After leaving the area Moses was buried the group traveled to another destination for lunch. Haret Jdoudna was where we ate. The restaurant had previously been owned by the wealthy Jumean family. As we sat and ate another familiar meal we took in the vast house and also the strong smell of incense floating throughout the house. We walked out of the house onto the street where we walked to St. George’s Mosaic Map Church Madaba. Here, students were briefed by our tour guide Rasha on what the Mosaic represented and its significance. Inside the church, one of the oldest mosaics laid sprawled on the floor. As students observed our ears were imbued with music and the quiet hush of the church. Back outside we said goodbye to Rasha for the last time with a group hug. We walked a little farther to a street full of things to purchase. We all entered a shop full of mosaics where the owner kindly demonstrated the steps used to make one, and how tedious it can be. After purchasing many goods we walked back to our bus to return back to Kings Academy.
At Kings we went back to our dorms and rested for a bit and prepared for dinner. We also had a meeting to answer questions and discuss our final days. We walked to the Head of Schools house in Kings. It had previously been Dr. Austin’s house! There we had the amazing chance to meet some recent Kings alum and also some current students. The air was at first filled with hellos and introductions and small slightly stiff conversations. As we broke of into small groups for dinner the conversation flowed more freely as we got to know one another and share our experiences at our schools. Between questions we took bites of meat, salad, spring rolls, and of course pita and dip. For dessert we had apricots and Kinafeh; the dessert we tried on our first day. The sun dipped down below the horizon and we all sat around a drained fountain reflecting on our trip so far. We were asked questions and in doing so I saw just how much we had experienced and how the trip has already started to effect us. With a couple more days left I am sure we will have many stories to share. After hearing some facts about Jordan we headed down to the turf to dance. We played games while we waited for a speaker. The games were similar to ones you play in the U.S. but with Jordanian words and songs. We also shared dances exchanging Jordanian ones with ones from the U.S.. When the speaker arrived music the Kings students usually listen to blared across the field. We all joined in shaking our hips and laughing. From line to group dances everyone was smiling and joining. We took turns shimmying and being in the center of the circle. No one wanted the dance party to end when the Kings students had to leave.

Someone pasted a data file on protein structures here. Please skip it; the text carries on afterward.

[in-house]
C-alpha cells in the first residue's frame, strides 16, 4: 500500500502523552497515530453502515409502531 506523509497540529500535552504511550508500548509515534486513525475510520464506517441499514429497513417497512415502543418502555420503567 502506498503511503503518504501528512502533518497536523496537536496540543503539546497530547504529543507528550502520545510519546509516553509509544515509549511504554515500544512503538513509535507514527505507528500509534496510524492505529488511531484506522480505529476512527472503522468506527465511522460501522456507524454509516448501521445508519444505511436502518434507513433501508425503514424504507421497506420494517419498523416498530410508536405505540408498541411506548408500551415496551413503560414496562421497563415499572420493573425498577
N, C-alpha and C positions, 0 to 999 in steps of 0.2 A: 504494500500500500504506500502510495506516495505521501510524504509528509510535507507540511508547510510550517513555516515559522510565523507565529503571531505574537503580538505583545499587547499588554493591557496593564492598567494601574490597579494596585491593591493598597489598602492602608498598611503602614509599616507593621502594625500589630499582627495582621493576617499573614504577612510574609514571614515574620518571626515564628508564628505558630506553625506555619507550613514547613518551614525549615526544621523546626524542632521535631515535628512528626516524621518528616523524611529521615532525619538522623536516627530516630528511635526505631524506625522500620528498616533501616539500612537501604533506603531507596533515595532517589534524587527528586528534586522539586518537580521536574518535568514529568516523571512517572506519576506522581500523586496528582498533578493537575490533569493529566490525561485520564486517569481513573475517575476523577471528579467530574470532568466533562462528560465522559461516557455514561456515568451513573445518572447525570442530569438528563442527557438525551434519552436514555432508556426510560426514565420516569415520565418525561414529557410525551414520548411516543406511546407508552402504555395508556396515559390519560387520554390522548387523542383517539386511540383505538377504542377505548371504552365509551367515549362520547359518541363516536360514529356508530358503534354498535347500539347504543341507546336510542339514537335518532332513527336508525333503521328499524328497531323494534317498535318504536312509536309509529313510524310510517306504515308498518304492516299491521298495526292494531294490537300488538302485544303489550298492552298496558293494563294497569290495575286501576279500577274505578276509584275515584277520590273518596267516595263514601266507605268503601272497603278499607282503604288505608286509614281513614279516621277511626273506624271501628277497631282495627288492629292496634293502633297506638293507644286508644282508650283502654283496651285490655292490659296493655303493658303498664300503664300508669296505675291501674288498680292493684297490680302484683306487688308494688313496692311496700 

The night was not over yet. Deerfield students walked across the campus to the largest telescope in Jordan. Students stood outside and looked up to spy constellation and the North Star as well as Vega. Mr. Abdula the astronomer showing us the telescope mentioned how the light we are seeing from stars is hundreds of years old. Inside we observed as Mr. Abdula went to work positioning the telescope. Slowly our eyes adjusted and through the telescope we saw double stars, clusters, and Vega. We also saw the moon. The telescope gave so much detail that you could see individual craters along the moons surface.
Students returned to their dorms ready to sleep after the long day. I reflected on how inspiring and transformative meeting the Kings students were, we learned about all the similarities between our schools and also differences. We played games that both Jordanian people and people back in the U.S. played during their childhood, and through our dancing and laughing together it reminded me how there are differences and yet similarities of being children and growing up. A lot of the time we are excluded from the problems and events happening around the world and how they are effecting people so similar to us. Tonight brought me another perspective, for which I am glad for. Tomorrow I am excited to learn and try new things all over again.